Start a restaurant by following these 9 steps:
You have found the perfect business idea, and now you are ready to take the next step. There is more to starting a business than just registering it with the state. We have put together this simple guide to starting your restaurant. These steps will ensure that your new business is well planned out, registered properly and legally compliant.
STEP 1: Plan your Business
A clear plan is essential for success as an entrepreneur. It will help you map out the specifics of your business and discover some unknowns. A few important topics to consider are:
- What are the startup and ongoing costs?
- Who is your target market?
- How long it will take you to break even?
- What will you name your business?
Luckily we have done a lot of this research for you.
What are the costs involved in opening a restaurant?
The costs to start a restaurant vary, but generally include:
- Building security deposit: $10,000 to $12,000
- First month’s rent: $10,000 to $15,000
- First month utilities: $2,500
- Customized build out for kitchen: up to $350,000
- Tables and furniture: $40,000 to $50,000
- Tableware, utensils, dishes, kitchen, and bar equipment: $50,000 to $80,000
- Initial overhead, including food and prep materials: $8,000 to $15,000
- POS: $1,500 to $20,000
- Insurance: up to $6,000
- Sign: $10,000 to $20,000
- Menu printouts: $1,500
- Business cards: $70 to $300
- Fliers: $5,000 to $10,000
- Grand opening event: $15,000
- PR for grand opening: up to $5,000
Total cost can run $600,000 or more depending on the type of restaurant you want to run. These costs can be much more expensive, or much cheaper depending on a number of factors including, location, necessary equipment, and vendors through which essentials are purchased.
What are the ongoing expenses for a restaurant?
A restaurant has numerous ongoing expenses, but the major ones include:
- Rent for the building: $10,000 to $12,000 per month, depending on location
- Utilities, which can include phone, internet, T.V., electricity, water, gas: up to $2,500 per month (sometimes more, depending on location)
- Food and supplies: $10,000 to $15,000 per month, or more depending on the menu
- Labor cost: variable, based on staff needs
Who is the target market?
Customers are typically individuals and families who are dining out for the day or evening. Some restaurants also cater to larger functions, like business or government organization events, birthdays, and other large-scale catering events.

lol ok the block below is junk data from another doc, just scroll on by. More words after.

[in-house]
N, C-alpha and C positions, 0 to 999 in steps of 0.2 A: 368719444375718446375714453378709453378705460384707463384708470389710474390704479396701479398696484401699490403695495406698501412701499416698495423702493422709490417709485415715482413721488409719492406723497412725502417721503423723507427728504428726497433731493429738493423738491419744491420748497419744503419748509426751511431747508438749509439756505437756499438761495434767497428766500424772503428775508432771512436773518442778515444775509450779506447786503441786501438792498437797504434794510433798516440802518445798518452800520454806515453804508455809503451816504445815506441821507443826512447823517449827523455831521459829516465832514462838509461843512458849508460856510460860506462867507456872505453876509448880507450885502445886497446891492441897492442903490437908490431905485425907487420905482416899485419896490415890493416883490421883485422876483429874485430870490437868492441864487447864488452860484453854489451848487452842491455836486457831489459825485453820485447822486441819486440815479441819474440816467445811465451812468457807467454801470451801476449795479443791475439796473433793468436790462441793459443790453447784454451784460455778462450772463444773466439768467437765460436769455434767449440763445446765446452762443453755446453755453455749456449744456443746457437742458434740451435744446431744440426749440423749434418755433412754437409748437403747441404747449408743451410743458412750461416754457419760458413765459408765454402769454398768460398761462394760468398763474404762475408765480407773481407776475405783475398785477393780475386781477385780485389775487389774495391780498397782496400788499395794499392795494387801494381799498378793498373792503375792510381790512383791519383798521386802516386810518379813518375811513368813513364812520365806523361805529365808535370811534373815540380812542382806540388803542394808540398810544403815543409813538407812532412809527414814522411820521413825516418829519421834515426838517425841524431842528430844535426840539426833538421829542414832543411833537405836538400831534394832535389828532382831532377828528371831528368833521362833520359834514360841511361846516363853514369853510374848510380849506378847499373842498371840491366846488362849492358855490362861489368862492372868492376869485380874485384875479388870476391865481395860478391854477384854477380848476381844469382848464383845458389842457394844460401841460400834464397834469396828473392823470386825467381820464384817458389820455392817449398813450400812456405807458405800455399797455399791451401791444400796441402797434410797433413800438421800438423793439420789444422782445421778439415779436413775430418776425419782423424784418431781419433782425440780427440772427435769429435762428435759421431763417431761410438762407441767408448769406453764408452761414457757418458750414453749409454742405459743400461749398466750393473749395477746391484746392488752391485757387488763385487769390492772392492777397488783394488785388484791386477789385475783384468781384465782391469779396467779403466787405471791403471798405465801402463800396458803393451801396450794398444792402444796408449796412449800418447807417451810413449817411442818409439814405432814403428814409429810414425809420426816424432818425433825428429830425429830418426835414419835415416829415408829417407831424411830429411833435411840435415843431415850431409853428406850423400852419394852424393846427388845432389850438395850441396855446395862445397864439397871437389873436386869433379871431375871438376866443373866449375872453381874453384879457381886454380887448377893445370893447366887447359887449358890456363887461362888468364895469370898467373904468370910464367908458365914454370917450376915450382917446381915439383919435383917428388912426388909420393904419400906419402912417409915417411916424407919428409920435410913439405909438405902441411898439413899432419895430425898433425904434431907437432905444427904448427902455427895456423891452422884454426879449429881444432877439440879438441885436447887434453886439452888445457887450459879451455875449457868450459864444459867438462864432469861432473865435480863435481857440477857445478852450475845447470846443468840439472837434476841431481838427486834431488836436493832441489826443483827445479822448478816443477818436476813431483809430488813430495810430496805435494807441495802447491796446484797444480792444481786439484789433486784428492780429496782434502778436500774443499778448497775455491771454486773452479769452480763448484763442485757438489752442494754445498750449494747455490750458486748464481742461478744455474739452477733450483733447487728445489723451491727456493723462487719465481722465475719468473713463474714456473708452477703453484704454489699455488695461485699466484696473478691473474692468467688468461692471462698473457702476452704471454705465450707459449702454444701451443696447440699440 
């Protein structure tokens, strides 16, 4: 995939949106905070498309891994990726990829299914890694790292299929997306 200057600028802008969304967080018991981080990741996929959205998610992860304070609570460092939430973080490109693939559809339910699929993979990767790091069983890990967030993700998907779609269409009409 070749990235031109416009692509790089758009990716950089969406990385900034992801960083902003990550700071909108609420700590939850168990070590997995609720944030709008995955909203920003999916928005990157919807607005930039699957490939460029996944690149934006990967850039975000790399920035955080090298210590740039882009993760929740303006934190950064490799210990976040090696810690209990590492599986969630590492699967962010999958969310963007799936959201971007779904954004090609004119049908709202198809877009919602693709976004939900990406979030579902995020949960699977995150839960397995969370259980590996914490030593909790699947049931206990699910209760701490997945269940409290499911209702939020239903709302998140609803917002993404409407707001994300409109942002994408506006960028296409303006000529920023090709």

How does a restaurant make money?
A restaurant makes money by charging customers money to prepare food and drinks for them. Prices are typically fixed on a menu. Customers may also tip waiters and staff for good or exceptional service. For waitstaff, tipping is customary. These tips are sometimes split amongst the workers in the restaurant, or can contribute to the waitstaff’s pay.
How much can you charge customers?
Menu prices vary considerably based on the type of restaurant and the fare being served. For example, a high-end restaurant serving seafood may charge between $20 and $50 per plate. A small diner may only charge between $4 and $10 per plate.
Customers pay for menu items a la carte or as a meal or plate. Some restaurants also offer bundled specials which include an appetizer, the entree and a dessert for one fixed price. Meals are paid for after customers finish eating and a tip (or an option for a tip) is usually included on the bill.
How much profit can a restaurant make?
The restaurant business has a high degree of failure, but businesses that make it can also be very successful. Even a modest operation can turn over $1 million or more in revenue in a year. Franchise operations may bring in several million per year based on location and the type of restaurant.
How can you make your business more profitable?
A profitable restaurant is one that usually targets a specific demographic or narrows it cuisine to serve a specific type of market. For example, an authentic Mexican restaurant may be able to charge more for its Mexican fare than a generic restaurant that happens to serve Mexican food. Location also matters. Restaurants in wealthy or well-off communities tend to attract individuals with a higher income.